Archive for March 19, 2010

African Americans in Art… Robert Scott Duncanson

Mr. Robert Scott Duncanson was a great painter, known for creating great floral pieces and then later landscapes in his style of the Hudson River school of painting. He did many studies on his own looking at the master paintings of the Hudson River School. Born to a father from Canada and a mother from the states his father wanted him to be educated in a tolerant society so the family went to Canada.

The family then moved to Ohio and Mr. Duncanson found a great supporter and backer in Nicholas Longworth. Mr. Longworth commissioned him for paint murals in his residence. Duncanson travelled to europe for sketching trips several times. Just as his career was really blossoming Mr. Duncanson had a mental breakdown and died in a mental hospital in 1872. Some theories claim he suffered from lead poisining it was never proven.

African Americans in Art… Henry Ossawa Tanner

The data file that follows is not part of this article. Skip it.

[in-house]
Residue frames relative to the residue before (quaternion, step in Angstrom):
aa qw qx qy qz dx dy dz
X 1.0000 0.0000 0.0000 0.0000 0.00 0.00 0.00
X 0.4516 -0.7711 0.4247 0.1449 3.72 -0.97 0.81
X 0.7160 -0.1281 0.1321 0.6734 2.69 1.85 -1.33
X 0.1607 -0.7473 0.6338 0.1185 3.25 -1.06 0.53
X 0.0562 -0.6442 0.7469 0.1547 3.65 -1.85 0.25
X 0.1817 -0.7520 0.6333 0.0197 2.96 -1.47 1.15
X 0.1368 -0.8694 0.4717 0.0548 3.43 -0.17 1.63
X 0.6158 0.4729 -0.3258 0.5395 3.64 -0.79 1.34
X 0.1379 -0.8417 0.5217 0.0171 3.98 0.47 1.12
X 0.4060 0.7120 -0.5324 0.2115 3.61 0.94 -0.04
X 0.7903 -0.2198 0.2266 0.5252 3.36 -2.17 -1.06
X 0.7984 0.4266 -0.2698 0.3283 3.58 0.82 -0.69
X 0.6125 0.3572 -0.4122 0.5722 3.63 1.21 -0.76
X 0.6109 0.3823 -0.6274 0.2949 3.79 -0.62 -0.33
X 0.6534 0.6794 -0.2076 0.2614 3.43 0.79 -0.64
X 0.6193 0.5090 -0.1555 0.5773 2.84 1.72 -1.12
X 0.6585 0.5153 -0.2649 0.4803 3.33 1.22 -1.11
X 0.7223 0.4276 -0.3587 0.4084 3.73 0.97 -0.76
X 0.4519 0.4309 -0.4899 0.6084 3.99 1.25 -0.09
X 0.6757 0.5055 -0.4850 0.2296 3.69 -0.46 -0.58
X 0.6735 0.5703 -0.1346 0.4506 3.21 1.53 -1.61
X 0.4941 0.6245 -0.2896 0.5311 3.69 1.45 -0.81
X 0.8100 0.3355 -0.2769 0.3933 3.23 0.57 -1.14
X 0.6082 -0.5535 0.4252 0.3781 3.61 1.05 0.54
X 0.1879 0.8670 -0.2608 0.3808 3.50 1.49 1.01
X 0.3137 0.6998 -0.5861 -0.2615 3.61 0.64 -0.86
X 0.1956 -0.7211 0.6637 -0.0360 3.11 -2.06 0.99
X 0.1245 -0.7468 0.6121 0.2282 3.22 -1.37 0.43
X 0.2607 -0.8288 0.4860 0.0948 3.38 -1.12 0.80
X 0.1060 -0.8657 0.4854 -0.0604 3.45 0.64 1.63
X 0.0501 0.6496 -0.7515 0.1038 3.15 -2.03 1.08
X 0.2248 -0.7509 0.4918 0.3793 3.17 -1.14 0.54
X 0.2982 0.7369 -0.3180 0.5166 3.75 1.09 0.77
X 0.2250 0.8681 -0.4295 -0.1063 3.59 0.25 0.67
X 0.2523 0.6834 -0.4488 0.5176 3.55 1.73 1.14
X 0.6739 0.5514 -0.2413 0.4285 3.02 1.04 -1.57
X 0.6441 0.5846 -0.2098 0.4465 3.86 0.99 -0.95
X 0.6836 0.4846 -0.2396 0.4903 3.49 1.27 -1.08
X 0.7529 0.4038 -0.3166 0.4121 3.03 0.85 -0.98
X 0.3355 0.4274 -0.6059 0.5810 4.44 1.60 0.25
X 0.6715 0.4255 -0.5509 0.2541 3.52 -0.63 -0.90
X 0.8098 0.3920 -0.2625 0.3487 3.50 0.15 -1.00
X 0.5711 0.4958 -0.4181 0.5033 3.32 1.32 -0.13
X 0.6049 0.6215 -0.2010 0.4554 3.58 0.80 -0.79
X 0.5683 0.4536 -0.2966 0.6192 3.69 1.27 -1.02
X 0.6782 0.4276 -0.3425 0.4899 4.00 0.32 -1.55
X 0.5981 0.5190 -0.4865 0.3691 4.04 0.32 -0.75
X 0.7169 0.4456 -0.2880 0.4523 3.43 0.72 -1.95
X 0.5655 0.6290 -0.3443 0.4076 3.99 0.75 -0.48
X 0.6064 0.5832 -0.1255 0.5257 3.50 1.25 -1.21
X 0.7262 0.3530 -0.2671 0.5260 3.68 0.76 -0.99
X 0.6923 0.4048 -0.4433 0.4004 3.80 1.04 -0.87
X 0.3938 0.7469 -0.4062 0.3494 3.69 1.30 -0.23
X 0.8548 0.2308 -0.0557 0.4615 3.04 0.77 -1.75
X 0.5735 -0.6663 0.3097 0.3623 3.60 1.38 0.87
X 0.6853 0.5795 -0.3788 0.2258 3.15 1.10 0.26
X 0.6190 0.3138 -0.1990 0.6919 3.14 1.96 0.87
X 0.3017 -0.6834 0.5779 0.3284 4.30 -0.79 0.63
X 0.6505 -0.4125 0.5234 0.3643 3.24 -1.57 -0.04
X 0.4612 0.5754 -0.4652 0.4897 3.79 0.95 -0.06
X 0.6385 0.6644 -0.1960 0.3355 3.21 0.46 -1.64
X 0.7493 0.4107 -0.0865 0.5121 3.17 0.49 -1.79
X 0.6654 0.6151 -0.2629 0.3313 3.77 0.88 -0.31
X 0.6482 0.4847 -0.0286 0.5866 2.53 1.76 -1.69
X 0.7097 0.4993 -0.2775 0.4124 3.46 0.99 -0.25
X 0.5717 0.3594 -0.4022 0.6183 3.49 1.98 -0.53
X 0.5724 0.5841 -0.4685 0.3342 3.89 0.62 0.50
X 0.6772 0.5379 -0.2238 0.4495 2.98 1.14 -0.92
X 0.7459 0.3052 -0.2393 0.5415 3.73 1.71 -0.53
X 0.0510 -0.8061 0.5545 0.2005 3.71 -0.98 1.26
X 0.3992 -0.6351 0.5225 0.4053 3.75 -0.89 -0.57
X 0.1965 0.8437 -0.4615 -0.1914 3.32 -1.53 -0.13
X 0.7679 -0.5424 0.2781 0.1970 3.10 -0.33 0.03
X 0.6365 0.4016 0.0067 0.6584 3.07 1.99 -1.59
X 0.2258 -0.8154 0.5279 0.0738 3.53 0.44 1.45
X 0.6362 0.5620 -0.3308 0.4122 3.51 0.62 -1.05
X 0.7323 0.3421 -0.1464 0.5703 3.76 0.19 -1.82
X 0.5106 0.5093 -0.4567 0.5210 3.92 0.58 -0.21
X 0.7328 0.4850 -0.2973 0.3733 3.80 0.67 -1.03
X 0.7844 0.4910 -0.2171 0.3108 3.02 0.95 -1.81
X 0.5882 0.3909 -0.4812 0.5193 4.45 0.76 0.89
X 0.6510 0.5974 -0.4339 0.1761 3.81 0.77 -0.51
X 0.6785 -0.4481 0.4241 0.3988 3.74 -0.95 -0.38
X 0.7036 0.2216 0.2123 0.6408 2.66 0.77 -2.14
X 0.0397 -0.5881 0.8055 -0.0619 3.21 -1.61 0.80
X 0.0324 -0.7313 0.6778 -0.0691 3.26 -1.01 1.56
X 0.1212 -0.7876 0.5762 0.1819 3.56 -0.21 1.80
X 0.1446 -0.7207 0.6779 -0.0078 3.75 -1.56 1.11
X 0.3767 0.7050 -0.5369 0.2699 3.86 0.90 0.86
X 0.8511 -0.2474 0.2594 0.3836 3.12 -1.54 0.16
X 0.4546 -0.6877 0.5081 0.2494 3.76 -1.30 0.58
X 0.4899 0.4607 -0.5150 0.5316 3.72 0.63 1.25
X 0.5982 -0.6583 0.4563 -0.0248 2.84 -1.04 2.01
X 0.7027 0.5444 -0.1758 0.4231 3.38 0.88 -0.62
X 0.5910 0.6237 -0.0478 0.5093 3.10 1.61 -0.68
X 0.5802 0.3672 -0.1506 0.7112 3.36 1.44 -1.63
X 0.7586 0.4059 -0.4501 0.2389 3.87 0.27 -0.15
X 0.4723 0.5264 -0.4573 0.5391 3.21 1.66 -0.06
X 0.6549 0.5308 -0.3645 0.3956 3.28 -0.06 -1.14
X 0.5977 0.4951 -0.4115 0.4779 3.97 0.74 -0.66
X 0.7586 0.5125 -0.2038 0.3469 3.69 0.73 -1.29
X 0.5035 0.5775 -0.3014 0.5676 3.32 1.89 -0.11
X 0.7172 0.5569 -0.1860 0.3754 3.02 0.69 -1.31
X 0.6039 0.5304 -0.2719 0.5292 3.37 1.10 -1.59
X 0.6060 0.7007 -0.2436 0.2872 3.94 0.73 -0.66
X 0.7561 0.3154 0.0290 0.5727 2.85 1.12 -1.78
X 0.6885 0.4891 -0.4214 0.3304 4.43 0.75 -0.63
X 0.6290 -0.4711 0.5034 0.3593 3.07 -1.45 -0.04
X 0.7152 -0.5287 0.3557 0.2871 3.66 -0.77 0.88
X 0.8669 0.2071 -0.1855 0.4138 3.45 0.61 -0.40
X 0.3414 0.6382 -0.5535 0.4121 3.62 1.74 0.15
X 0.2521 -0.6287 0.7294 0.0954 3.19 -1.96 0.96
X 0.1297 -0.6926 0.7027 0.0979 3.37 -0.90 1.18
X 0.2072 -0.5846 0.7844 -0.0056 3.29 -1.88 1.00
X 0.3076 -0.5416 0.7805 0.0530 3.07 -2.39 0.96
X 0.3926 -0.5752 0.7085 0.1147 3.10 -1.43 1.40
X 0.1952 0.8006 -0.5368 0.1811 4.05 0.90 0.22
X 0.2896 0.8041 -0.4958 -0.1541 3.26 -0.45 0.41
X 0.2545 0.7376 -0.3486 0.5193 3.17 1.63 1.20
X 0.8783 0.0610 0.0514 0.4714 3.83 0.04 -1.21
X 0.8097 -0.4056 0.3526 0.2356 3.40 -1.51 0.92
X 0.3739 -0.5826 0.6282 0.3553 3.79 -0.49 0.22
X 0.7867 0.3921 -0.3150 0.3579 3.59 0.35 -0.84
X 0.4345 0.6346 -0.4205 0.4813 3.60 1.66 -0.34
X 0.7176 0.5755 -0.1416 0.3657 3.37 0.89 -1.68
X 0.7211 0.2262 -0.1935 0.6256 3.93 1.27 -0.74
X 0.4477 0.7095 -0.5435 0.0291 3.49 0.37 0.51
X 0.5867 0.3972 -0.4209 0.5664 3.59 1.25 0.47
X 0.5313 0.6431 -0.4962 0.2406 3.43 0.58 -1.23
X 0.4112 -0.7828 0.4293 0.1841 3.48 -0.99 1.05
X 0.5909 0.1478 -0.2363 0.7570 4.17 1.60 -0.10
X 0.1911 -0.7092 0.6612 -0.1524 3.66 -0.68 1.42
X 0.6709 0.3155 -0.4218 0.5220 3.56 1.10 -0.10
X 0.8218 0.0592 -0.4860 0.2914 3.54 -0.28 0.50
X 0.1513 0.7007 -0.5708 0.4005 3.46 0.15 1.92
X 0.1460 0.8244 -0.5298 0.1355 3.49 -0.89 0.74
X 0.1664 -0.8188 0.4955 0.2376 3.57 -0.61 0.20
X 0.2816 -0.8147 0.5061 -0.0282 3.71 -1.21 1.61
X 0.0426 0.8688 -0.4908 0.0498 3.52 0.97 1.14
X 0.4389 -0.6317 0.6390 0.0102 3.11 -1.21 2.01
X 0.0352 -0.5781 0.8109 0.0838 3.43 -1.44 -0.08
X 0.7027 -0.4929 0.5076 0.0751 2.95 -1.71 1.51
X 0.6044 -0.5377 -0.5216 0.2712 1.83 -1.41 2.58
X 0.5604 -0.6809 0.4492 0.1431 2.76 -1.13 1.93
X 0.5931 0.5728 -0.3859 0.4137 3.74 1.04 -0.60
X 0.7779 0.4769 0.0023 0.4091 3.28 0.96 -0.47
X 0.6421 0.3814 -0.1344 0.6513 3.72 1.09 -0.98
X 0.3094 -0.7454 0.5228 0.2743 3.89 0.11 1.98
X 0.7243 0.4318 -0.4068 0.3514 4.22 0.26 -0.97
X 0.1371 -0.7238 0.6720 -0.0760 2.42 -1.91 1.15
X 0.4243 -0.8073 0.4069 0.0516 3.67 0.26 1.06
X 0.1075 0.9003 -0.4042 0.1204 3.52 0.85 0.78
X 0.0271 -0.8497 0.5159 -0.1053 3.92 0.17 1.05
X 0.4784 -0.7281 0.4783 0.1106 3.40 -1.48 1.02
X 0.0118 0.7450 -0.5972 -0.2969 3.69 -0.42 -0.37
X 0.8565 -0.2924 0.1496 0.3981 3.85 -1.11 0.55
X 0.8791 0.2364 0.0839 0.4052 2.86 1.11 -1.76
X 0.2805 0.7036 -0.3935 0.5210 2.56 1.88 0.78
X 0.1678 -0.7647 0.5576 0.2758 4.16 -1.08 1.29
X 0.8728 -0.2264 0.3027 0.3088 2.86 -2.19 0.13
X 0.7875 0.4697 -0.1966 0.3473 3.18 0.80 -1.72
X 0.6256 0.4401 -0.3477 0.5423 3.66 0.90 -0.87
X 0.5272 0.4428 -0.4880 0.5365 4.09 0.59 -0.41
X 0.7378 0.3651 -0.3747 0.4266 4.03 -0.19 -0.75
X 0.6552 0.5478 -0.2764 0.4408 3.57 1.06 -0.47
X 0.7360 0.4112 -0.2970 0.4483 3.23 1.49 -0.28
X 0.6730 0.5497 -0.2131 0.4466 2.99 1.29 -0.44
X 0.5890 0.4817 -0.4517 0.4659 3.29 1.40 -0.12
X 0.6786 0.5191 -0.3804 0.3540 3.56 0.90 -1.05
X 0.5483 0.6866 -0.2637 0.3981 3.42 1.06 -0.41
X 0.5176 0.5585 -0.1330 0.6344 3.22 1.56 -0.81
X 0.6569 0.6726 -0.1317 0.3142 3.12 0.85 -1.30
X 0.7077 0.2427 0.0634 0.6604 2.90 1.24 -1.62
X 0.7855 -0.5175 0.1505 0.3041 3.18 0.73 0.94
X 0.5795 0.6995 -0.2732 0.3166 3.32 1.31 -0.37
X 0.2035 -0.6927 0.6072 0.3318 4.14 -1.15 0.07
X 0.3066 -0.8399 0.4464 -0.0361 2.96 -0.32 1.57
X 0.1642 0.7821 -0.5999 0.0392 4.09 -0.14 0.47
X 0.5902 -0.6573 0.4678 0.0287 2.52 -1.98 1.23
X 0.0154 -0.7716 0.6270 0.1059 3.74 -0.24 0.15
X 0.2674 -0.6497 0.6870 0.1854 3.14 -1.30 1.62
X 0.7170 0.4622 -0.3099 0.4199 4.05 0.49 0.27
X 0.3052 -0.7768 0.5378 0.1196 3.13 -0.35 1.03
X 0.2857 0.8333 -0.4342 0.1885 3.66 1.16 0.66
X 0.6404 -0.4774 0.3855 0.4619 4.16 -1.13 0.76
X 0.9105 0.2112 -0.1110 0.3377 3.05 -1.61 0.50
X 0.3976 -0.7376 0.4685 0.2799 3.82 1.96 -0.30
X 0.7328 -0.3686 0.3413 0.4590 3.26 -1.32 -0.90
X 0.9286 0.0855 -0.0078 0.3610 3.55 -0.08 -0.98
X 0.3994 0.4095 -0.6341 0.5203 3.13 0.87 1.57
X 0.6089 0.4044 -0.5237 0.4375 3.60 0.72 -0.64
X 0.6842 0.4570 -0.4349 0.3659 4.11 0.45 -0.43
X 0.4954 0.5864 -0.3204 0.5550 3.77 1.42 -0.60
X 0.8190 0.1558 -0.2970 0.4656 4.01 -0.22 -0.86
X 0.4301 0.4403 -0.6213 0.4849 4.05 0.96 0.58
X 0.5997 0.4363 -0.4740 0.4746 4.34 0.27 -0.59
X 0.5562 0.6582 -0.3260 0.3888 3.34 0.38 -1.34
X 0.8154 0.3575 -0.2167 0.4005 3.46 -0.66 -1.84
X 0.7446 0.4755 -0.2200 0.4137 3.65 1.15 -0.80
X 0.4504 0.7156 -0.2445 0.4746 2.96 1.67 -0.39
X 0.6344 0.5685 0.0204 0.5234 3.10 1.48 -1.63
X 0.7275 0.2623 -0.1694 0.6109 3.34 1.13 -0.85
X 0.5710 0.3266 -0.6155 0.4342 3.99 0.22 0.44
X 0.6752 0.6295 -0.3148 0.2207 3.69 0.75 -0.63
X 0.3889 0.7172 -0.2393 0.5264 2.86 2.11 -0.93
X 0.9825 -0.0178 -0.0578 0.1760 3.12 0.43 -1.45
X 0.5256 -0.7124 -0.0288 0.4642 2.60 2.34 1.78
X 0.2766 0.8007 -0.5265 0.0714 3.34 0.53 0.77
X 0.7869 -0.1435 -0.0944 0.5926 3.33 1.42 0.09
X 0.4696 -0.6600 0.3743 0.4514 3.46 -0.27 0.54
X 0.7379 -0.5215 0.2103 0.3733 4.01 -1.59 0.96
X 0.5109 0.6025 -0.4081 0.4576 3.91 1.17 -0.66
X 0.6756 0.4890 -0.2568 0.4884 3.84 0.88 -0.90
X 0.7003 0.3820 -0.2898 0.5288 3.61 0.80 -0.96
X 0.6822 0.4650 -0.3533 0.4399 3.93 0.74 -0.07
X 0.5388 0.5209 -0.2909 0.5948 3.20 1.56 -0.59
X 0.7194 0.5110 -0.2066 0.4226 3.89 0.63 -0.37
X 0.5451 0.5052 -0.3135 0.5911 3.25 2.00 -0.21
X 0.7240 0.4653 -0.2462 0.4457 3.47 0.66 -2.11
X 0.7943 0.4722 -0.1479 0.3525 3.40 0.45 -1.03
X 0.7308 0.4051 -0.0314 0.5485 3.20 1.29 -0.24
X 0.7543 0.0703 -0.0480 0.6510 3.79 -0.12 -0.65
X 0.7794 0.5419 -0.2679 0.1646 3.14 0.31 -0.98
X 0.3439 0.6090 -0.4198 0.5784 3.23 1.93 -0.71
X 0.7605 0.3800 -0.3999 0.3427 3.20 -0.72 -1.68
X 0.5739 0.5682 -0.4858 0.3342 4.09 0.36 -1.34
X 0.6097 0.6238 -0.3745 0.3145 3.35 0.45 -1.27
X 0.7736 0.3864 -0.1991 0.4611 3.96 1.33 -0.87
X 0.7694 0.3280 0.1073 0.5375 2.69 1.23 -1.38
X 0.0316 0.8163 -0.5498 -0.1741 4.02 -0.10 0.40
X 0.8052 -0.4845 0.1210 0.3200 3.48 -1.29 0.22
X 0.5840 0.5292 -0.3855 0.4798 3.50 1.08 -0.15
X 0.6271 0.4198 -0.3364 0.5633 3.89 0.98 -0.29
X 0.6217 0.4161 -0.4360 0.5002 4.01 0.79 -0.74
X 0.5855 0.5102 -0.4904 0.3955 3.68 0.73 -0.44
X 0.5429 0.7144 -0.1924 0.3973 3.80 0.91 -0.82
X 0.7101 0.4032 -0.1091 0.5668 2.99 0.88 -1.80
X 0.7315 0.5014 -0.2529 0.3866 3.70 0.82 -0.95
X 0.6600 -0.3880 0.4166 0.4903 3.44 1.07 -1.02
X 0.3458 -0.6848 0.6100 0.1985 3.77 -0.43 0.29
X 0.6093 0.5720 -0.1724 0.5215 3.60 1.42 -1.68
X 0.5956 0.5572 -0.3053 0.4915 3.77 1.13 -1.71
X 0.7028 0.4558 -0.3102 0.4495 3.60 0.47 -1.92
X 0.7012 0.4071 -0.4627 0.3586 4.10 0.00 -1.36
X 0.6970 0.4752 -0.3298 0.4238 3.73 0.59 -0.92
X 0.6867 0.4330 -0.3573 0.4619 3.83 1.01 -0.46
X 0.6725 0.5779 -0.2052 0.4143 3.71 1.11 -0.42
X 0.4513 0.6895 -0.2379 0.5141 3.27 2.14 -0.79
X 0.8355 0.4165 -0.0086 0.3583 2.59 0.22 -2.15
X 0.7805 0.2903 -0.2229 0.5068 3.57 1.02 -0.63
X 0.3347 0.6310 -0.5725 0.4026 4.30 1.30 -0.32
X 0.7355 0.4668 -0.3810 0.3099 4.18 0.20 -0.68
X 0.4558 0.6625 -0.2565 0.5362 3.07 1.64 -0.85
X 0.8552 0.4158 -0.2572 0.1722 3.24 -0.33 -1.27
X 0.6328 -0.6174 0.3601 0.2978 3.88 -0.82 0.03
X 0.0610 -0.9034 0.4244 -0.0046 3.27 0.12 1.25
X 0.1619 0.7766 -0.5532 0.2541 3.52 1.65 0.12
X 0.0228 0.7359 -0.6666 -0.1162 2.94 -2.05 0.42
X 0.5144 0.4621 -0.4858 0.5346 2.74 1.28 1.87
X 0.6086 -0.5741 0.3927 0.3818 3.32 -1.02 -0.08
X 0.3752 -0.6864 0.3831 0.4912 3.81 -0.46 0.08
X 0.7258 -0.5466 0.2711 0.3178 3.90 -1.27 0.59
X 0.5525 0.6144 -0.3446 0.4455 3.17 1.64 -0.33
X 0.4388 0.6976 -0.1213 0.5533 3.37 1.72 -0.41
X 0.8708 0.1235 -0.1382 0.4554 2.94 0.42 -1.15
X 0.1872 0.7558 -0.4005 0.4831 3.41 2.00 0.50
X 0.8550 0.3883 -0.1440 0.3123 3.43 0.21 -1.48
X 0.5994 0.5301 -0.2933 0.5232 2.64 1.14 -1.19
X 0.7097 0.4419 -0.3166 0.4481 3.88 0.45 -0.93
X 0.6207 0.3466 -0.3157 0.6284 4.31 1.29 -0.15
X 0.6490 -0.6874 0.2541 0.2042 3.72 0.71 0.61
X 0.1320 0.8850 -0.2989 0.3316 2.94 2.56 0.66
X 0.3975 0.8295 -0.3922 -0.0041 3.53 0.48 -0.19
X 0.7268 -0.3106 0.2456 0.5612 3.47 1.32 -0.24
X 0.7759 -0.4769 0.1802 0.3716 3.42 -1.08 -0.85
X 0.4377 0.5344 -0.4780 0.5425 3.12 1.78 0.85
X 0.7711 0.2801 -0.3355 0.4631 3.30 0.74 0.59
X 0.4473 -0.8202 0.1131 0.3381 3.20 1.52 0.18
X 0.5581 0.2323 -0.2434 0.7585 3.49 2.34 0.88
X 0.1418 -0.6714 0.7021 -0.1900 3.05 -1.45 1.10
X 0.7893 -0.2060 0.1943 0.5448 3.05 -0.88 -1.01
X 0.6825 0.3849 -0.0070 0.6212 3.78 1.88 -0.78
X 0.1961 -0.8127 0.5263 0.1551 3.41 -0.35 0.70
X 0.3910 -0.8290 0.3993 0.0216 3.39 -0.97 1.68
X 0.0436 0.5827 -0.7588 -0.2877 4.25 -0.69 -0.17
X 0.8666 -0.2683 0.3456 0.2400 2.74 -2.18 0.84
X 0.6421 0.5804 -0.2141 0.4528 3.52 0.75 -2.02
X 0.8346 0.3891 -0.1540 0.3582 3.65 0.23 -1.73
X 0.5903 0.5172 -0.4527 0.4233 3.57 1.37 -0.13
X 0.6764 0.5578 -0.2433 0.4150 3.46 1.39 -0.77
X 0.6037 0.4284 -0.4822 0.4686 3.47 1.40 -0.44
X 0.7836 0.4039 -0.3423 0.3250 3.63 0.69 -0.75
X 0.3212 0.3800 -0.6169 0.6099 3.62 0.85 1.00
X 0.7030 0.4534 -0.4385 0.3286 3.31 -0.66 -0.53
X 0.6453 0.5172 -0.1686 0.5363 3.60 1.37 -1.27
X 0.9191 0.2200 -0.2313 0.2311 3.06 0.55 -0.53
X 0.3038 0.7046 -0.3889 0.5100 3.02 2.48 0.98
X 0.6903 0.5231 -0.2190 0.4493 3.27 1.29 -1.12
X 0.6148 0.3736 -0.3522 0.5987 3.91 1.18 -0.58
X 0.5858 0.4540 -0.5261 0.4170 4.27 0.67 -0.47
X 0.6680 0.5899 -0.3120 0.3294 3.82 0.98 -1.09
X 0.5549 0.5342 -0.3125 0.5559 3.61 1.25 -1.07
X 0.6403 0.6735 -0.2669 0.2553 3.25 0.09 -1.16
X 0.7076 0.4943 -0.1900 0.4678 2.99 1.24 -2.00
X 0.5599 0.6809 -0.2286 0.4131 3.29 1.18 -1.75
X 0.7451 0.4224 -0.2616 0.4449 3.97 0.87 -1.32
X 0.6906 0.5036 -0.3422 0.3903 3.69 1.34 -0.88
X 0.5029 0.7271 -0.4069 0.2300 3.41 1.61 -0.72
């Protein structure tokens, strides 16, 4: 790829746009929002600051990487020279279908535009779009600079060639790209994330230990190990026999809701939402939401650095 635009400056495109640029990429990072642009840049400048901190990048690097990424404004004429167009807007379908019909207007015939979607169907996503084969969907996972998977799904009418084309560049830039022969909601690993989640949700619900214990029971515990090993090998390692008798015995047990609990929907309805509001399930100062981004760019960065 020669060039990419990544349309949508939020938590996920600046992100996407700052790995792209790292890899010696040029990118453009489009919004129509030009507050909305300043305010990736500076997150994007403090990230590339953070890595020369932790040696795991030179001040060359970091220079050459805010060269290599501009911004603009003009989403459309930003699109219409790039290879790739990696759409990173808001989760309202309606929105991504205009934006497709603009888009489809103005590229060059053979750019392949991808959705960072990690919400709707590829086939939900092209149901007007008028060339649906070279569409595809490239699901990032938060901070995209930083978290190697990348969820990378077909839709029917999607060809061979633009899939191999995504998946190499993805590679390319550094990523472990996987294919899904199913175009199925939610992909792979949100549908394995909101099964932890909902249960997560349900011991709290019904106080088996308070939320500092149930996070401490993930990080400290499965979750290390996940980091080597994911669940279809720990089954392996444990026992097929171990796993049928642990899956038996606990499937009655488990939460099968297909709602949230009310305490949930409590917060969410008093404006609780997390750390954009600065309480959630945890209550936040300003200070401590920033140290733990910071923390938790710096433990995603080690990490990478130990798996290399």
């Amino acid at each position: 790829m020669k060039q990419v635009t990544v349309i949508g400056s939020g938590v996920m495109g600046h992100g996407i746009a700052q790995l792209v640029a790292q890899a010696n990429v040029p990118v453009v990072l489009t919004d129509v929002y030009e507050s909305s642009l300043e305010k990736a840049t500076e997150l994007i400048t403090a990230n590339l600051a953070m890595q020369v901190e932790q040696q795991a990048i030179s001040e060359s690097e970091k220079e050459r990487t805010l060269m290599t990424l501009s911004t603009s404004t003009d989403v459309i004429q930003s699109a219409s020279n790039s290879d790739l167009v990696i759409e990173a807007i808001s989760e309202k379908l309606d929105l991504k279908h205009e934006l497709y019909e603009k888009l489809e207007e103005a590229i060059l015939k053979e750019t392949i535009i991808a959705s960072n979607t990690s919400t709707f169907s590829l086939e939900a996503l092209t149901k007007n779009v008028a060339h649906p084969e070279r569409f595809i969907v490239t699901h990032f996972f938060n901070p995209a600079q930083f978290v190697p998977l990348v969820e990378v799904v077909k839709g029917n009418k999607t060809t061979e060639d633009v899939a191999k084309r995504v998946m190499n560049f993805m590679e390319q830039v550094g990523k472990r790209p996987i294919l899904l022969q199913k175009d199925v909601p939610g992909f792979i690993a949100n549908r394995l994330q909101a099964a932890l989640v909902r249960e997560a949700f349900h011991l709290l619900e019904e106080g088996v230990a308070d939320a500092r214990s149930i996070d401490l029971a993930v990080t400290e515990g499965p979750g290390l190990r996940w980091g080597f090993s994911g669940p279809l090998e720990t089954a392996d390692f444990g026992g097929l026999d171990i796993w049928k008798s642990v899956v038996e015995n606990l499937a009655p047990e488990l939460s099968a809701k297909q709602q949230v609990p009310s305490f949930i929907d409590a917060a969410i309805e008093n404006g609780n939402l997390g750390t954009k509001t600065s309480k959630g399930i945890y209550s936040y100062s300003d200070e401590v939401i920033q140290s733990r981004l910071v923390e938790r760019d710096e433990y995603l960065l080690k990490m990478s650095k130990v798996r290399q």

Born in 1859, he was the first African American painter to achieve nationwide recognition within the art world. He was born in Pittsburgh and grew up in a highly religious family. His father a preacher moved the family to Philadelphia and there Tanner studied with the great painter Thomas Eakins.

After working as an illustrator for a few years he went to France. He saw the advancement of careers happen with the blessings of one painting. The painting that did this for him was the Banjo Lesson made in 1894. He specialized for some time in animal portraits, then landscapes, and finally religious scenes.

In 1899 he married a white woman from the California. Deciding that his marriage wouldn’t be accepted by the culture in the United States the couple made Paris their home. He lived until 1937. He thought of Paris as his natural home simply for the way the arts and creativity where encouraged regardless of race or creed.